Other studies have found that smoking may decrease the risk of Parkinson’s in the general population, suggesting the possibility that nicotine may have some neuroprotective qualities.
“Damage to the nicotinic neurotransmitter system is one of the better correlates to a wide range of disorders,” said Doty, who has treated over 6,000 patients since the early 1980s, when the Smell and Taste Center opened at Penn. “Nicotine stimulates that system. Conceptually, if that system gets stimulated more, it may protect against damage that ultimately may be causing sensory problems and even some neurological diseases.”
Doty isn’t advocating for smoking, but the work does support further research to better understand the BMJ data as well as to find new, non-addictive ways to potentially treat patients with nicotine or some similar compound, he said.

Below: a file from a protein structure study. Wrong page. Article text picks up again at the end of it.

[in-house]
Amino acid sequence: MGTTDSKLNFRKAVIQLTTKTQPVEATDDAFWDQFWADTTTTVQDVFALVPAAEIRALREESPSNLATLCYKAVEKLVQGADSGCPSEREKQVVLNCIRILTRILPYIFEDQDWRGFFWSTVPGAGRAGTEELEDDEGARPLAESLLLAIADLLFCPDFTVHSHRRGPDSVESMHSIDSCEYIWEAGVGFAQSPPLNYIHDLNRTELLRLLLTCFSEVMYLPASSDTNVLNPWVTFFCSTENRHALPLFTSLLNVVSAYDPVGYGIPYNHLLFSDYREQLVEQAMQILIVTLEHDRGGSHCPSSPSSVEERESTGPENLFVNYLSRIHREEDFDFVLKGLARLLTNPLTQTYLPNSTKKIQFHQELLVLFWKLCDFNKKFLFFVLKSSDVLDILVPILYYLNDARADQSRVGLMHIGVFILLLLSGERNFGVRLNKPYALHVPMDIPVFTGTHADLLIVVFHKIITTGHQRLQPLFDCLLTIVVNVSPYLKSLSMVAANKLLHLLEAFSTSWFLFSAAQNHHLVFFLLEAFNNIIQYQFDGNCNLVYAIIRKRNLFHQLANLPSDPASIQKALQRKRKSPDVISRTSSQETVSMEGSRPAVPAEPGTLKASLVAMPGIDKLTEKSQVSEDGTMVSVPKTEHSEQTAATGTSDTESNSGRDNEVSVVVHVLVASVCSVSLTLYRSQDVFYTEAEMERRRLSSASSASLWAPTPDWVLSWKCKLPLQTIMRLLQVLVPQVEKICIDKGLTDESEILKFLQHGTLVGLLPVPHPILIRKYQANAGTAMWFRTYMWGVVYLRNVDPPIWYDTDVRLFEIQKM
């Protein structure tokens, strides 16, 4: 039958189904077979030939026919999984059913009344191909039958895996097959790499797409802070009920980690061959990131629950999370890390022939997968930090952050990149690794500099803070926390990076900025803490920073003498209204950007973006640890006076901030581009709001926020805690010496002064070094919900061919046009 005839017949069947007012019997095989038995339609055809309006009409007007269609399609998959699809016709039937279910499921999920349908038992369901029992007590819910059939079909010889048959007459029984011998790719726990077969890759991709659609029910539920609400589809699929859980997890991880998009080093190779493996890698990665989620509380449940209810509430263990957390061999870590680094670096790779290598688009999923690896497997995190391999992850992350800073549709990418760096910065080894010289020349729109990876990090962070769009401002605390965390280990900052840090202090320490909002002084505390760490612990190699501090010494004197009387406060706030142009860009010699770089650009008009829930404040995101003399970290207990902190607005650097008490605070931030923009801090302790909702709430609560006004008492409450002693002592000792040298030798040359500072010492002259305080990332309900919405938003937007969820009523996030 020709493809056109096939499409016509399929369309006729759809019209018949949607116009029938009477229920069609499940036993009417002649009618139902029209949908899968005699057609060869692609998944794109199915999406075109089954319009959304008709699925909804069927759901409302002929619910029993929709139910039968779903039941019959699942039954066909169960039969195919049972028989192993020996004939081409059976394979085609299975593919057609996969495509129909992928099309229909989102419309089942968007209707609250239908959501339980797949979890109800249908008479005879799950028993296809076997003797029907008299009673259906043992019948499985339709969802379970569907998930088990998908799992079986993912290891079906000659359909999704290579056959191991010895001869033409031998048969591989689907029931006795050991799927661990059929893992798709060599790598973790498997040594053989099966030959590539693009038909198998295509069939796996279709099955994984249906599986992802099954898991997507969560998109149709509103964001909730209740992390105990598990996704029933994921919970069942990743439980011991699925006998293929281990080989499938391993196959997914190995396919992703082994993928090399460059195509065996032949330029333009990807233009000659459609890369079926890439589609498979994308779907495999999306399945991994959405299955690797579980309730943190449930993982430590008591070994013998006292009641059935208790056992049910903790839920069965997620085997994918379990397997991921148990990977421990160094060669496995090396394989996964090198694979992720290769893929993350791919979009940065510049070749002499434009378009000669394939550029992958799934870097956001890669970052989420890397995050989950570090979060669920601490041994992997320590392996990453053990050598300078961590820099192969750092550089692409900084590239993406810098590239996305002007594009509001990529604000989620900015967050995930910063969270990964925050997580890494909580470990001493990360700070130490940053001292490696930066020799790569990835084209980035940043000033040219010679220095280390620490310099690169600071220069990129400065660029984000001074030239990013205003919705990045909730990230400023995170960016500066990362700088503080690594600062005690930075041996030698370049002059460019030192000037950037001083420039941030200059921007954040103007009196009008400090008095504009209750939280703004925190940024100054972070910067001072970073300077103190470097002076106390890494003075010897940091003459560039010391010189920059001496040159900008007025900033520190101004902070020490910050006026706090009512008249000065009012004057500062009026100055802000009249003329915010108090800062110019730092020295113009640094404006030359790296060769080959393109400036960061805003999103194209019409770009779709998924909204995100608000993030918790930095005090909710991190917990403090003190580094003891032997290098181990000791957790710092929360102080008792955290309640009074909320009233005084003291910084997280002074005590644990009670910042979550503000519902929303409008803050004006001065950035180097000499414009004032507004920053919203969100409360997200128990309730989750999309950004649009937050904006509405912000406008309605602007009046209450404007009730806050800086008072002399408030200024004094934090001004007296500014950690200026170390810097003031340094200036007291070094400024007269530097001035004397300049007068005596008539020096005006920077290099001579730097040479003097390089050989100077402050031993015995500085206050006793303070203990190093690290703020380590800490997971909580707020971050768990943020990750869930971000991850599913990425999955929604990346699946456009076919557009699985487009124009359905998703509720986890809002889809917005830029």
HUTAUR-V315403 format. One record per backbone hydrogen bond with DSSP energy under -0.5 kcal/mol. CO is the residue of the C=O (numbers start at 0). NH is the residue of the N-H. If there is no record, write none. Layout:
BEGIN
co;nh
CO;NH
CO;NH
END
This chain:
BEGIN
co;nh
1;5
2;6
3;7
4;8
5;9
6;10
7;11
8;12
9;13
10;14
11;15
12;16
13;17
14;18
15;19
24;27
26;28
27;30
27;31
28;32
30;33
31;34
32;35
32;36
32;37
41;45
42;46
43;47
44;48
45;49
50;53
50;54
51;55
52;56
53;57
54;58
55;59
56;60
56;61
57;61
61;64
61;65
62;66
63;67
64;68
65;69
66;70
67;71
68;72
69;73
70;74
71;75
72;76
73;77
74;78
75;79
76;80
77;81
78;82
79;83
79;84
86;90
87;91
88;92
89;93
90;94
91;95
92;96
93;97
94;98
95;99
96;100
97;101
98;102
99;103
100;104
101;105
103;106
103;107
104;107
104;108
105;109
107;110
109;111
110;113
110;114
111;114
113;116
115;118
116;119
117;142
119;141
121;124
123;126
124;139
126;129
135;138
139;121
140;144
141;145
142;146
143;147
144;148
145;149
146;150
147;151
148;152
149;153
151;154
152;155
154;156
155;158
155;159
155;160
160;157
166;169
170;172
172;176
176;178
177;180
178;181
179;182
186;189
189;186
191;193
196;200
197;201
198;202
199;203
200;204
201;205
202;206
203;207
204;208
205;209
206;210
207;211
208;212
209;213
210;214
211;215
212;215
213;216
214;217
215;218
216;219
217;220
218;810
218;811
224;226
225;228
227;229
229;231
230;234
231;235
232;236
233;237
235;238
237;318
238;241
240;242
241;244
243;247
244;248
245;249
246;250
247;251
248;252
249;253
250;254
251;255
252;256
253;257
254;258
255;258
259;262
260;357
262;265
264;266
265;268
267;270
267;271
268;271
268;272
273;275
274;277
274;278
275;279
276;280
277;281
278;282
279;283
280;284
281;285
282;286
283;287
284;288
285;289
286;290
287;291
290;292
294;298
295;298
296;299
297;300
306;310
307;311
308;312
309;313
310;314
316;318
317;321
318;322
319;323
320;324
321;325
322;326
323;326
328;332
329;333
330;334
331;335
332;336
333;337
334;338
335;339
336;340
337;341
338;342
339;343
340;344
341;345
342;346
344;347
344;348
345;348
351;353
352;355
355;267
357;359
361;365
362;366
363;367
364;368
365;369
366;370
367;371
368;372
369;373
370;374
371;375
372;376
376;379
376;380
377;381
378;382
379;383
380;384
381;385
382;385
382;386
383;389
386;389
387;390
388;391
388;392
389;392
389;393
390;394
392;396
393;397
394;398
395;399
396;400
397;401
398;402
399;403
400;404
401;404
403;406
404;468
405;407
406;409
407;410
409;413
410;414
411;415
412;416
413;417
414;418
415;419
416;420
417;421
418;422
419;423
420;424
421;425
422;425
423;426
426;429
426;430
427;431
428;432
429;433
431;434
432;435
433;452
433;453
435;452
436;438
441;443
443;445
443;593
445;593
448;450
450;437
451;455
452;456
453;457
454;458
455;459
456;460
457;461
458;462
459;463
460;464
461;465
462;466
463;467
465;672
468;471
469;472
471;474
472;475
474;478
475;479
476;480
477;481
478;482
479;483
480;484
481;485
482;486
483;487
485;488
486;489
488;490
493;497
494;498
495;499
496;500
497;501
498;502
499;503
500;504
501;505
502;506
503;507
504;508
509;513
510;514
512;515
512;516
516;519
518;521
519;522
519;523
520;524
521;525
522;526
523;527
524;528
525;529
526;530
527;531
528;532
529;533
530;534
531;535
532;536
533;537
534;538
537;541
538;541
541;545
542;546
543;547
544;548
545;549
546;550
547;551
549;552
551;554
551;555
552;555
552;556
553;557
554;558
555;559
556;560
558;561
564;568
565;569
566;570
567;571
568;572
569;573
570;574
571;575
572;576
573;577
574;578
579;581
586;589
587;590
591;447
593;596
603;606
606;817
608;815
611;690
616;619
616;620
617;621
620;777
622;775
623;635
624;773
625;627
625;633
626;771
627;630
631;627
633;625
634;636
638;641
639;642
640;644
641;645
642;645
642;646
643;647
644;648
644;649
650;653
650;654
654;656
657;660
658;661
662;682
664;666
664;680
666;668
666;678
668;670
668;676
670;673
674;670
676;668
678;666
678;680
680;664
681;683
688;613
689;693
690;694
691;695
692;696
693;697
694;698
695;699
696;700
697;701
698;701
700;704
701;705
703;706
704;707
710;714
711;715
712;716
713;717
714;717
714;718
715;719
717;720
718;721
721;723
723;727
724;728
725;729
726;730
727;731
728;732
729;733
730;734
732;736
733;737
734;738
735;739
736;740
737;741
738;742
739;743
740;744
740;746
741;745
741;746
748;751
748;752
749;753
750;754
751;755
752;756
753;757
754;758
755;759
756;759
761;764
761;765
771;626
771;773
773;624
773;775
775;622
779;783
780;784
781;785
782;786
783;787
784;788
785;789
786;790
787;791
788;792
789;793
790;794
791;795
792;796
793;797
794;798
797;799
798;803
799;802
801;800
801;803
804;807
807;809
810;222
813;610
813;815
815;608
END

Set to publish online in Lancet Neurology later this month, Doty’s newest study further explores the relationship between smell dysfunction and neurological diseases. Past studies of his, as well as others in the field, have indicated smell issues could be a harbinger of future disease.
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